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Carbon and more than carbon – a training course for SMEs

Astrid Wynne, Head of Sustainability | Feb. 18, 2022, 9:07 a.m.

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Rich Kenny and I have been helping deliver free of charge training sessions with Interreg NW funded research project Circular Economy in the Data Centre Industry (CEDaCI) recently. Charged with delivery of the product life extension section of the sessions, we have also learned a lot about lifecycle assessment and how to assess the sustainable impact of decision making on servers from design phase to end of life.

CEDaCI is an Interreg NW Europe funded project which covers France, Germany, the UK and the Netherlands and will extend into Ireland, Belgium and the Netherlands in April 2022. Bringing these wider environmental and social impacts of server choices together is the unifying aim of CEDaCI. Carbon is becoming increasingly mainstream when looking at company performance as we have discussed in a previous blog.

However, the sustainability impact of a server extends far beyond carbon. Water usage, toxicity and materials depletion are all associated with server production. Servers also contain a significant amount of Critical Raw Materials (CRMs), some of which are predicted to run out within decades unless alternative sources are found. Mining, transport, manufacture and destruction at end of life also has significant social impact, which CEDaCI captures in its analysis.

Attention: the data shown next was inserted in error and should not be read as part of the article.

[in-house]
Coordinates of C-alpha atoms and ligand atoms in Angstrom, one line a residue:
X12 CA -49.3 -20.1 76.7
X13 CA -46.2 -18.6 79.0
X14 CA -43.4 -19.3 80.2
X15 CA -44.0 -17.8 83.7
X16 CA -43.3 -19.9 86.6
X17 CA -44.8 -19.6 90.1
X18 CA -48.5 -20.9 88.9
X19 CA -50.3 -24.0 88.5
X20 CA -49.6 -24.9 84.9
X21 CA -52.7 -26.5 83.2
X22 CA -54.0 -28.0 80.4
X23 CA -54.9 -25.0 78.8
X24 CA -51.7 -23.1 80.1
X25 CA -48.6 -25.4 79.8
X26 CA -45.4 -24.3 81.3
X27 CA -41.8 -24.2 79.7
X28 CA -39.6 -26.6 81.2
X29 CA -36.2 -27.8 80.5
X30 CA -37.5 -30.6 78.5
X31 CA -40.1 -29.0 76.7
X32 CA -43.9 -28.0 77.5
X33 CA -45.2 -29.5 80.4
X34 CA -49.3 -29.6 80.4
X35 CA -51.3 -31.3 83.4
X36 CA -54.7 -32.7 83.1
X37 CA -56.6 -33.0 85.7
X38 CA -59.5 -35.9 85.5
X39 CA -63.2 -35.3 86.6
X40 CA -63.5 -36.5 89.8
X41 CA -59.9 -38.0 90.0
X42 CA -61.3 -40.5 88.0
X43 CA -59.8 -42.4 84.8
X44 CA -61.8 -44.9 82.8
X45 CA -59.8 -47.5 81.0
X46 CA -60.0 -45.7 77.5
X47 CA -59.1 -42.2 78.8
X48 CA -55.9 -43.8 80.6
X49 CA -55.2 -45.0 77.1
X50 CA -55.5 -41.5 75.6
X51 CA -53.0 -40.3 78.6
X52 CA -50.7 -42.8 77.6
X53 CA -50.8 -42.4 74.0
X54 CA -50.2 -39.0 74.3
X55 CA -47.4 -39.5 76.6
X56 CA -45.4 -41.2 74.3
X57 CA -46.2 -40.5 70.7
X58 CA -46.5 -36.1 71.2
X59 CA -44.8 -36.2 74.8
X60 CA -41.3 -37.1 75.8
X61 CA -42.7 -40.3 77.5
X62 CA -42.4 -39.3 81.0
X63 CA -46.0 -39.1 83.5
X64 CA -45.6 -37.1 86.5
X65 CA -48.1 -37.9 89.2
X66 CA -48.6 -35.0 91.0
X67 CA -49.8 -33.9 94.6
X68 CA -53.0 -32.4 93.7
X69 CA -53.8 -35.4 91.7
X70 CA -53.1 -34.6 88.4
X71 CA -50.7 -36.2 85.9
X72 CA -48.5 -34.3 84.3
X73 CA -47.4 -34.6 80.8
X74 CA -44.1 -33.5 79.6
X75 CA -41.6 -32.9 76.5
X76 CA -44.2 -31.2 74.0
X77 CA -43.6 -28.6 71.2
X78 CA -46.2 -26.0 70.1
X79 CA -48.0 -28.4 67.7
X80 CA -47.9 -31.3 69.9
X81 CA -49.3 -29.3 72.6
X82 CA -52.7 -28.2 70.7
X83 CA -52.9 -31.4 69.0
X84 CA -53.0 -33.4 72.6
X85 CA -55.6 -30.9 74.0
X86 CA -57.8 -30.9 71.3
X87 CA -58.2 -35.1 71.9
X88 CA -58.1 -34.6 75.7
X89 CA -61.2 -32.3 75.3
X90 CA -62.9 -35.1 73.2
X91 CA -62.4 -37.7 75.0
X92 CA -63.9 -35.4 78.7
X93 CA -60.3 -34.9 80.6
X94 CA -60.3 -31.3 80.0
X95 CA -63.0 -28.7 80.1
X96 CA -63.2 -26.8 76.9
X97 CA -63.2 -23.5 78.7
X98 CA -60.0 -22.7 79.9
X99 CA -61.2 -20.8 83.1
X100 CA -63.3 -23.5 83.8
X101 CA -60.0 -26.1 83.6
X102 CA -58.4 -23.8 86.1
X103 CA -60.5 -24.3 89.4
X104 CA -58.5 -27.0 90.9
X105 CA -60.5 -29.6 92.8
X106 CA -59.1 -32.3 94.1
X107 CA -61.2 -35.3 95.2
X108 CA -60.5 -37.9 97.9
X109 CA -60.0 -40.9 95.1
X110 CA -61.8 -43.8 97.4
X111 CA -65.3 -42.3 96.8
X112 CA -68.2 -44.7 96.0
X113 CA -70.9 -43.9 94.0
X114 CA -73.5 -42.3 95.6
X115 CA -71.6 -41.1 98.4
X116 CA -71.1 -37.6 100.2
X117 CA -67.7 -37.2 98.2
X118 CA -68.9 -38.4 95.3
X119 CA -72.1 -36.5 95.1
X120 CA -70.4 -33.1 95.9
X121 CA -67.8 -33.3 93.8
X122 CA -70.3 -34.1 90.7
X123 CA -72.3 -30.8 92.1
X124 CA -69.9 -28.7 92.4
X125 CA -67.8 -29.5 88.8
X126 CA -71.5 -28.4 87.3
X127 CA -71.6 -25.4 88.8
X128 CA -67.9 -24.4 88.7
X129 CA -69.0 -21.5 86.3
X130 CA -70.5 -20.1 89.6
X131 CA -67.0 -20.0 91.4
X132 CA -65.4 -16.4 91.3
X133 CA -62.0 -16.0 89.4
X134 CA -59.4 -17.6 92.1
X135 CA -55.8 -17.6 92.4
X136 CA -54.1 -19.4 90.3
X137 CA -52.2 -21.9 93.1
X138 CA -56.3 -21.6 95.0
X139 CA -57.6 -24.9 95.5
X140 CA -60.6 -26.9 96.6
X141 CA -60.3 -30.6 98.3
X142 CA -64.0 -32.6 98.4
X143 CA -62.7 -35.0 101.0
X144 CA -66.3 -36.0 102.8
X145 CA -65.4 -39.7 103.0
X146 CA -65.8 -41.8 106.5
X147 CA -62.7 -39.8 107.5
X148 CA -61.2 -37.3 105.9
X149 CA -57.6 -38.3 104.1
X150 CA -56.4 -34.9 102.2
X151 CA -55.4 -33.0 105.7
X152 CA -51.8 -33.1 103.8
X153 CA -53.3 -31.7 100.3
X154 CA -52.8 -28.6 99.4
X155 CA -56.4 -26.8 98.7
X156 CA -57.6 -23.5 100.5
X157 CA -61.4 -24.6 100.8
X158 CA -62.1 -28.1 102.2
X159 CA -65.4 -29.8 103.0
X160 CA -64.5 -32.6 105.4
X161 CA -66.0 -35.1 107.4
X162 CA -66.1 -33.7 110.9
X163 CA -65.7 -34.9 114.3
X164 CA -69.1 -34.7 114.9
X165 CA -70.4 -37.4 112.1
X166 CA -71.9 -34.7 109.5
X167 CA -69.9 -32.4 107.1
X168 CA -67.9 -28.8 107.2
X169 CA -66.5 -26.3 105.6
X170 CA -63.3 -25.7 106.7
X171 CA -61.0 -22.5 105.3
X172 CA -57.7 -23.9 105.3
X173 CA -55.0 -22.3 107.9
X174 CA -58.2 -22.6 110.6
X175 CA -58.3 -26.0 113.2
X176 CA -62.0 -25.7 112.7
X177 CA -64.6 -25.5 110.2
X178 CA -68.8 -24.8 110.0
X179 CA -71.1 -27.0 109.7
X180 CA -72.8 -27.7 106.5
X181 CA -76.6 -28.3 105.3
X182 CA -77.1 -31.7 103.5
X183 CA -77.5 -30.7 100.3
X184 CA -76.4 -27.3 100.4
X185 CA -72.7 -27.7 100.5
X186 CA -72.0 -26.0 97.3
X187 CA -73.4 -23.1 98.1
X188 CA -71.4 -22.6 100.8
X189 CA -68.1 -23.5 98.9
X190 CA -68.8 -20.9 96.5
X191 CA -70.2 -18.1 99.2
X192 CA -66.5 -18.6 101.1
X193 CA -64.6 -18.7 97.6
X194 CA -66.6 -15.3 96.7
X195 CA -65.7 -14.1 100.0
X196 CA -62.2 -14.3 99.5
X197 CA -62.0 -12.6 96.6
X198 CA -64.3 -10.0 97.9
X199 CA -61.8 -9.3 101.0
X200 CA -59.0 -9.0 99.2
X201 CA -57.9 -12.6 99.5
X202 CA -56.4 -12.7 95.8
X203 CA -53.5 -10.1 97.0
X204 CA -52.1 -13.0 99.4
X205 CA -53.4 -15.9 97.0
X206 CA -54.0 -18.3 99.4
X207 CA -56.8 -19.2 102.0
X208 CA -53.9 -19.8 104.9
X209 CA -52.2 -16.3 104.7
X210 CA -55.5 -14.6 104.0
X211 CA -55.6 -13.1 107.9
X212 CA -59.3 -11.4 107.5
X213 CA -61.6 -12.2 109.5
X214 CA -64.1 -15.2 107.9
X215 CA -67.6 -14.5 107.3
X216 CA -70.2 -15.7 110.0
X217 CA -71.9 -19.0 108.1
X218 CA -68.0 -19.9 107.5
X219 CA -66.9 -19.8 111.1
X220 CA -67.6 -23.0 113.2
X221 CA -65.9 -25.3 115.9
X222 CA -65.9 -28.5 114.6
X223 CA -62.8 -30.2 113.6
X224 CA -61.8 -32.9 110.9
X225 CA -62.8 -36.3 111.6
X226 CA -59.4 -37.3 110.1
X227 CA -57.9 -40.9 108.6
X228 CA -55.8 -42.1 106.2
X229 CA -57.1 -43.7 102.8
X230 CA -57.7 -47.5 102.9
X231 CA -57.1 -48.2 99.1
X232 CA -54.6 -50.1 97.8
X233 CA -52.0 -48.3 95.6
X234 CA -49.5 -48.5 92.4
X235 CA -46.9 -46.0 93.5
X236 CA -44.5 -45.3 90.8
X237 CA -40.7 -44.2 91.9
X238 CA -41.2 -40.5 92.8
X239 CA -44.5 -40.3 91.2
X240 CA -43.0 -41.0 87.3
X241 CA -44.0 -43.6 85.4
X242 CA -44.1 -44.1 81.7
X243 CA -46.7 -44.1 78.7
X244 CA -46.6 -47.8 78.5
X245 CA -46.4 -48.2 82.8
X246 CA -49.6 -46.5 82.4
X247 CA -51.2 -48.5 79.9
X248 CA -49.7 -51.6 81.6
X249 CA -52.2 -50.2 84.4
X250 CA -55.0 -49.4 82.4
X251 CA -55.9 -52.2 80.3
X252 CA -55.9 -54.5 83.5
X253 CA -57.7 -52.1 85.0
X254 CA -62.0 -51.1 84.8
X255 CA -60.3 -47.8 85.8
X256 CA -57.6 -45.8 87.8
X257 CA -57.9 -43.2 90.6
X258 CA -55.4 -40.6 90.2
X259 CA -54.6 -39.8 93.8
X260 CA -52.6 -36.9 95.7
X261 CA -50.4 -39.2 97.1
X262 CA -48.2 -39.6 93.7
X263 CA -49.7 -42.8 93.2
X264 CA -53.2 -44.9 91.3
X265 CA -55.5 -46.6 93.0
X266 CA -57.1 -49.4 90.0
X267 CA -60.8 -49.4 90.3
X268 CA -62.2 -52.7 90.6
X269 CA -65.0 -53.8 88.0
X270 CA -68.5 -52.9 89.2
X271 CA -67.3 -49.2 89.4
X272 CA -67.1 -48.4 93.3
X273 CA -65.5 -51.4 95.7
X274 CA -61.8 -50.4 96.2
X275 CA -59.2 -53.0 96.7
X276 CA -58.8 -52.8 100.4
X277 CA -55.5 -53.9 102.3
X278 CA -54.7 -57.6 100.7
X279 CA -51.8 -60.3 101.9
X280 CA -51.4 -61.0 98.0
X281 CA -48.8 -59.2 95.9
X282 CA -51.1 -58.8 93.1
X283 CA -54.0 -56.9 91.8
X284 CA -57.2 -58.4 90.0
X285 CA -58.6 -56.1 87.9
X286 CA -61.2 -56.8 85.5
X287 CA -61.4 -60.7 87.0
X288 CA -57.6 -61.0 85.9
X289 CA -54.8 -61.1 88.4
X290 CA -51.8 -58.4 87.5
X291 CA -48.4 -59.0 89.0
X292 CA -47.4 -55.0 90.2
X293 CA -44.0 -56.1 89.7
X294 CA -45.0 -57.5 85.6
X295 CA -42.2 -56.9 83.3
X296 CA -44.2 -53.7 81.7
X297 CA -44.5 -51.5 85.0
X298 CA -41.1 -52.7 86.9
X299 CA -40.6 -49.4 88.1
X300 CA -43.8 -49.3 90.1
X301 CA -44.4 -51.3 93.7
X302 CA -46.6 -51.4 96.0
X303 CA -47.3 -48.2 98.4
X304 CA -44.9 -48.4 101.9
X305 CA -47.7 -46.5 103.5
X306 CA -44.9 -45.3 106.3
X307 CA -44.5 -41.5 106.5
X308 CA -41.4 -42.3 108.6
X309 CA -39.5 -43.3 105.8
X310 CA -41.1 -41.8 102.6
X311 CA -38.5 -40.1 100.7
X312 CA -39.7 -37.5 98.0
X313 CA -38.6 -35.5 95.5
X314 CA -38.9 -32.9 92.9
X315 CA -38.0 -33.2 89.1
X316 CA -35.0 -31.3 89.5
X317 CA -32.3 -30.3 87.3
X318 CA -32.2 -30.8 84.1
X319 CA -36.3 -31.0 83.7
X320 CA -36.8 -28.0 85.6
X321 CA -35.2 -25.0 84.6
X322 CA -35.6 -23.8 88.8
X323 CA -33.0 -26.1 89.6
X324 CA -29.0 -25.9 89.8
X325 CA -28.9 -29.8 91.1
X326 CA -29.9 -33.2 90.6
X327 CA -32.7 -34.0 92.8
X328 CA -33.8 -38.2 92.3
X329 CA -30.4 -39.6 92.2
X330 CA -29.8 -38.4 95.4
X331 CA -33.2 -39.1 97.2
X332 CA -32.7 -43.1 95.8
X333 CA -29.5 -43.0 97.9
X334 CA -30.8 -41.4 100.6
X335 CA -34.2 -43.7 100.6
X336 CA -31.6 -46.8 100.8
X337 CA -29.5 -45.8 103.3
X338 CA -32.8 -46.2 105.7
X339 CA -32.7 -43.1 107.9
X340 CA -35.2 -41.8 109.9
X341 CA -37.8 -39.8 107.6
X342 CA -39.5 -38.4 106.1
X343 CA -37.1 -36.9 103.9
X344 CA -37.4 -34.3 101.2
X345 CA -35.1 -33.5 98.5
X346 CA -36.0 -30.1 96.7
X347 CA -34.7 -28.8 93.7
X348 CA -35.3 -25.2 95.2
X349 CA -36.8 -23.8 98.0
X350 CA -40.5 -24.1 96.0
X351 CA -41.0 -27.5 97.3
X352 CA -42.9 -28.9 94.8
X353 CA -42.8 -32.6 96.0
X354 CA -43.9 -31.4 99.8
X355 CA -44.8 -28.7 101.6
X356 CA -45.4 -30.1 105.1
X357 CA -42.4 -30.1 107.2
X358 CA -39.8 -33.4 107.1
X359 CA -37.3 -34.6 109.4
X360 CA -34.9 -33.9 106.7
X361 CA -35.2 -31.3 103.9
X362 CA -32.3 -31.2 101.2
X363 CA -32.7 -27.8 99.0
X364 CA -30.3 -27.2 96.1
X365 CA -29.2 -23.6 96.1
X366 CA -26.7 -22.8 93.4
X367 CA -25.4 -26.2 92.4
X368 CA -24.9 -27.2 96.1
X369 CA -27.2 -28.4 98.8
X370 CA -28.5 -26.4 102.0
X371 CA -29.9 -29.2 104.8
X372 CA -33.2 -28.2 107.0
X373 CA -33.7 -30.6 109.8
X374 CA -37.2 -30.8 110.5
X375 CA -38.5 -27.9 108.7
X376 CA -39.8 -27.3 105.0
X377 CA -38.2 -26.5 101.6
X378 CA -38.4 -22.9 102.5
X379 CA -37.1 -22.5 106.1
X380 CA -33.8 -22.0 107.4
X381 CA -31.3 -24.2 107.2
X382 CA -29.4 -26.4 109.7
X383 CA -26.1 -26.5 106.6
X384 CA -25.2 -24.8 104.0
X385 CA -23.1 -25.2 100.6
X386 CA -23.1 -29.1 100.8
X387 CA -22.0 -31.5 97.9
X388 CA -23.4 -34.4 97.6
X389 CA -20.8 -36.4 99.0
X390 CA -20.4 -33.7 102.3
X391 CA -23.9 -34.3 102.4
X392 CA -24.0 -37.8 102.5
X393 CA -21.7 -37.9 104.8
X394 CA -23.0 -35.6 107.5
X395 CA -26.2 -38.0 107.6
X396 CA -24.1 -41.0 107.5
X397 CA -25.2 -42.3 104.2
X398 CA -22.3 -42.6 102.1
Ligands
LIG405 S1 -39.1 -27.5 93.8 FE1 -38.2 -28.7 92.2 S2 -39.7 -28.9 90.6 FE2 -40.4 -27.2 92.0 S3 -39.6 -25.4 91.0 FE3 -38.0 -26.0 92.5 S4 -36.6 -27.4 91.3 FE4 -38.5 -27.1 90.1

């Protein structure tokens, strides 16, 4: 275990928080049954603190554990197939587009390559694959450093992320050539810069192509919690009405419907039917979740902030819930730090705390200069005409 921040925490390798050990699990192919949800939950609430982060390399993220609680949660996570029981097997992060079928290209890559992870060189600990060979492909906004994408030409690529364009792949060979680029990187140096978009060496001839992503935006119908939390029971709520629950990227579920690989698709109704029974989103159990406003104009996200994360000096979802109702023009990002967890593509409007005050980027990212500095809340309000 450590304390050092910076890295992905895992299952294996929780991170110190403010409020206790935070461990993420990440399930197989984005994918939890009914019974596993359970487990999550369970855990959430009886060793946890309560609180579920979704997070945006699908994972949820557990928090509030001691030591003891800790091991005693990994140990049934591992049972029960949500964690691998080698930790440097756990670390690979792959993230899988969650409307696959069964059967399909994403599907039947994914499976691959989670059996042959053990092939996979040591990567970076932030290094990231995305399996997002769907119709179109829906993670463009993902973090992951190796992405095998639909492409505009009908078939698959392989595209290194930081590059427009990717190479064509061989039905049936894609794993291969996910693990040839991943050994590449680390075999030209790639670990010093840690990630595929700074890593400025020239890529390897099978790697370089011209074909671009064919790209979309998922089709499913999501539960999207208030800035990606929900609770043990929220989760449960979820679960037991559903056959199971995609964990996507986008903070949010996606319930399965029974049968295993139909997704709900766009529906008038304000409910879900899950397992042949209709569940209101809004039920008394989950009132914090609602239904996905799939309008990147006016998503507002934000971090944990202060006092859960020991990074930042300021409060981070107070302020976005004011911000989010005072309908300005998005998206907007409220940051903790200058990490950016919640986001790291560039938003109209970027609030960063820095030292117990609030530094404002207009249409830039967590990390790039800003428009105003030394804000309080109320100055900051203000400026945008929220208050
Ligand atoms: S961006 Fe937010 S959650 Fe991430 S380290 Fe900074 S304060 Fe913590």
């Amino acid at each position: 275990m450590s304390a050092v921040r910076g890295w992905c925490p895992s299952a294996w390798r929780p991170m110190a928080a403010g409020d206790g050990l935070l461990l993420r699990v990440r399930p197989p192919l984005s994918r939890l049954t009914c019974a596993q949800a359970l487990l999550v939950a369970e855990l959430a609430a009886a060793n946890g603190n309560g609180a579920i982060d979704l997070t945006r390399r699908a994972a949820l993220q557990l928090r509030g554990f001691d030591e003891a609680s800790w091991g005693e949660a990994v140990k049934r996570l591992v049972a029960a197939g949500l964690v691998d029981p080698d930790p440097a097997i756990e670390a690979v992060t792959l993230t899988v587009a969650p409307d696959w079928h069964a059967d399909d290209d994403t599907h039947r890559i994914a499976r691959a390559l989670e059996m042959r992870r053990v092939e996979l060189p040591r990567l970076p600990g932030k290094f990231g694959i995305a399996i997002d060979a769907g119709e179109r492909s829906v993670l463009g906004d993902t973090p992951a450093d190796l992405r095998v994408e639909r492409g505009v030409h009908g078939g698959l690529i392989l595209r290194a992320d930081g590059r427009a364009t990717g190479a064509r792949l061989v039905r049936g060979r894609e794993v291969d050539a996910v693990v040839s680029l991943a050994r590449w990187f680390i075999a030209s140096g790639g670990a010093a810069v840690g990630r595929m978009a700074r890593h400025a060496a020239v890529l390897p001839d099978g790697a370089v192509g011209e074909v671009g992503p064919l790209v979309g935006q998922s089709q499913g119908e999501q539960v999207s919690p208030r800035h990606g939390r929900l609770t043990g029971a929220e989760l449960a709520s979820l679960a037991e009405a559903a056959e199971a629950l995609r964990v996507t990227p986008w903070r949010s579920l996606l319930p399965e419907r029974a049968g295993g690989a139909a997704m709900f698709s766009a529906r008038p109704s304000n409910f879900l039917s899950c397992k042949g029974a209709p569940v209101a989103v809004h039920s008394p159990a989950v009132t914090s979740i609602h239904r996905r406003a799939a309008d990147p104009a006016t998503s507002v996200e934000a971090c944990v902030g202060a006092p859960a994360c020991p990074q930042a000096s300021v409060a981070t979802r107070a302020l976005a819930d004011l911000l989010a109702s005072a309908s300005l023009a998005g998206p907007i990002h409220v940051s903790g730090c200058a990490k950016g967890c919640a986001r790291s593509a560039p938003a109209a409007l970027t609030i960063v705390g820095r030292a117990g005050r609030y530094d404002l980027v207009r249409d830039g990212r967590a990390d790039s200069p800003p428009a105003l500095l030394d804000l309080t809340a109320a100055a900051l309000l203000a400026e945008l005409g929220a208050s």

During the training sessions, French consultancy and project partner WeLoop, outlines the many data points needed to carry out full sustainability lifecycle assessments. These are carried out with functionality in mind. Similar to the way Interact expresses efficiency in terms of compute power delivered over electrical energy used, sustainability assessments are designed to compare apples with apples and look at what each system delivers in order to compare.

Once functionality is identified environmental and social variables are identified for comparison. On the environmental side, these are based on a wide on the resources consumed and the emissions created. On the social side, project partners have been conducting interviews with companies on the principles of the UN Global Compact, which cover working conditions in the supply chain. The aim is to develop systems that exist within planetary boundaries (that which the earth can recover from and replenish) whilst at the same time delivering on the minimum that society for individuals to receive everything they need.  

The amount of information collated by the project is significant. However, the aim is to distil this into a simple tool that compares choices. CEDaCI delivers this a free to access Circular Data Centre Compass (CDCC) that compares the impact of new and refurbished servers as well as recycling technologies as this video explains.

With the aid of Interact analysis, the team has been able to provide example types and configurations of servers and then compare the social and environmental impact of choices on buying new or refurbished or choosing conventional and advanced recycling. The tool incorporates purchase impacts and use phase impacts over the course of the lifetime. Like most tools of its kind, it will improve as more data is added over time.

If you would like to sign up for CEDaCI training sessions in April, you can check eligibility and timings here: www.cedaci.org